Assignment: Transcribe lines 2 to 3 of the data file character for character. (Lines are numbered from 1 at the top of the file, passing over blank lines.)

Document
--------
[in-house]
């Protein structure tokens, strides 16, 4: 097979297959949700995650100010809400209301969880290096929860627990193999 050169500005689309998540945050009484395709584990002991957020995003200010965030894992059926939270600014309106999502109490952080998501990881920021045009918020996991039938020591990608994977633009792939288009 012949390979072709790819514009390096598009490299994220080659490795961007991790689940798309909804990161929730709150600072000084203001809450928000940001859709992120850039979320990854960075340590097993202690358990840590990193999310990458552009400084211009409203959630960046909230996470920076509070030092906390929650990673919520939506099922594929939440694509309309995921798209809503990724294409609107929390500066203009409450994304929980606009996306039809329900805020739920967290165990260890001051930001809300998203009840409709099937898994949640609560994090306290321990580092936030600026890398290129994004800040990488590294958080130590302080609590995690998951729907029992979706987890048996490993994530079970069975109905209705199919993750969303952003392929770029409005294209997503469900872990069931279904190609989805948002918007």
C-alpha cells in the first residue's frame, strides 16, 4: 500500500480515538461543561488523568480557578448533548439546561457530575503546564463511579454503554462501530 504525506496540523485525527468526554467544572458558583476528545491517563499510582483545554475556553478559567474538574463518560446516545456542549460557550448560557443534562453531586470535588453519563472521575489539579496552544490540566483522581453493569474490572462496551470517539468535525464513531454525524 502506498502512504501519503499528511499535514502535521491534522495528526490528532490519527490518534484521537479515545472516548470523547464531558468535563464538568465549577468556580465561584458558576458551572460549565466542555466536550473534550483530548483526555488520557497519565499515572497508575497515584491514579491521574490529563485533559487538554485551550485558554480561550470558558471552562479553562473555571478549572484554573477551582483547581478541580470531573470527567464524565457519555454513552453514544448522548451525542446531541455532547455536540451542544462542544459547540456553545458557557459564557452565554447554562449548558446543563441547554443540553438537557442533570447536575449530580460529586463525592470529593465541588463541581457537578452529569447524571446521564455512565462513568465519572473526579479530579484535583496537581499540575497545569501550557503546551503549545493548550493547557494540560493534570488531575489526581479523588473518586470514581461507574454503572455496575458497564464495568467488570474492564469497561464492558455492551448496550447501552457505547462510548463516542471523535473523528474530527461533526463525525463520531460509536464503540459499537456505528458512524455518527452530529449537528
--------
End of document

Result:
């Protein structure tokens, strides 16, 4: 097979297959949700995650100010809400209301969880290096929860627990193999 050169500005689309998540945050009484395709584990002991957020995003200010965030894992059926939270600014309106999502109490952080998501990881920021045009918020996991039938020591990608994977633009792939288009 012949390979072709790819514009390096598009490299994220080659490795961007991790689940798309909804990161929730709150600072000084203001809450928000940001859709992120850039979320990854960075340590097993202690358990840590990193999310990458552009400084211009409203959630960046909230996470920076509070030092906390929650990673919520939506099922594929939440694509309309995921798209809503990724294409609107929390500066203009409450994304929980606009996306039809329900805020739920967290165990260890001051930001809300998203009840409709099937898994949640609560994090306290321990580092936030600026890398290129994004800040990488590294958080130590302080609590995690998951729907029992979706987890048996490993994530079970069975109905209705199919993750969303952003392929770029409005294209997503469900872990069931279904190609989805948002918007």
C-alpha cells in the first residue's frame, strides 16, 4: 500500500480515538461543561488523568480557578448533548439546561457530575503546564463511579454503554462501530 504525506496540523485525527468526554467544572458558583476528545491517563499510582483545554475556553478559567474538574463518560446516545456542549460557550448560557443534562453531586470535588453519563472521575489539579496552544490540566483522581453493569474490572462496551470517539468535525464513531454525524 502506498502512504501519503499528511499535514502535521491534522495528526490528532490519527490518534484521537479515545472516548470523547464531558468535563464538568465549577468556580465561584458558576458551572460549565466542555466536550473534550483530548483526555488520557497519565499515572497508575497515584491514579491521574490529563485533559487538554485551550485558554480561550470558558471552562479553562473555571478549572484554573477551582483547581478541580470531573470527567464524565457519555454513552453514544448522548451525542446531541455532547455536540451542544462542544459547540456553545458557557459564557452565554447554562449548558446543563441547554443540553438537557442533570447536575449530580460529586463525592470529593465541588463541581457537578452529569447524571446521564455512565462513568465519572473526579479530579484535583496537581499540575497545569501550557503546551503549545493548550493547557494540560493534570488531575489526581479523588473518586470514581461507574454503572455496575458497564464495568467488570474492564469497561464492558455492551448496550447501552457505547462510548463516542471523535473523528474530527461533526463525525463520531460509536464503540459499537456505528458512524455518527452530529449537528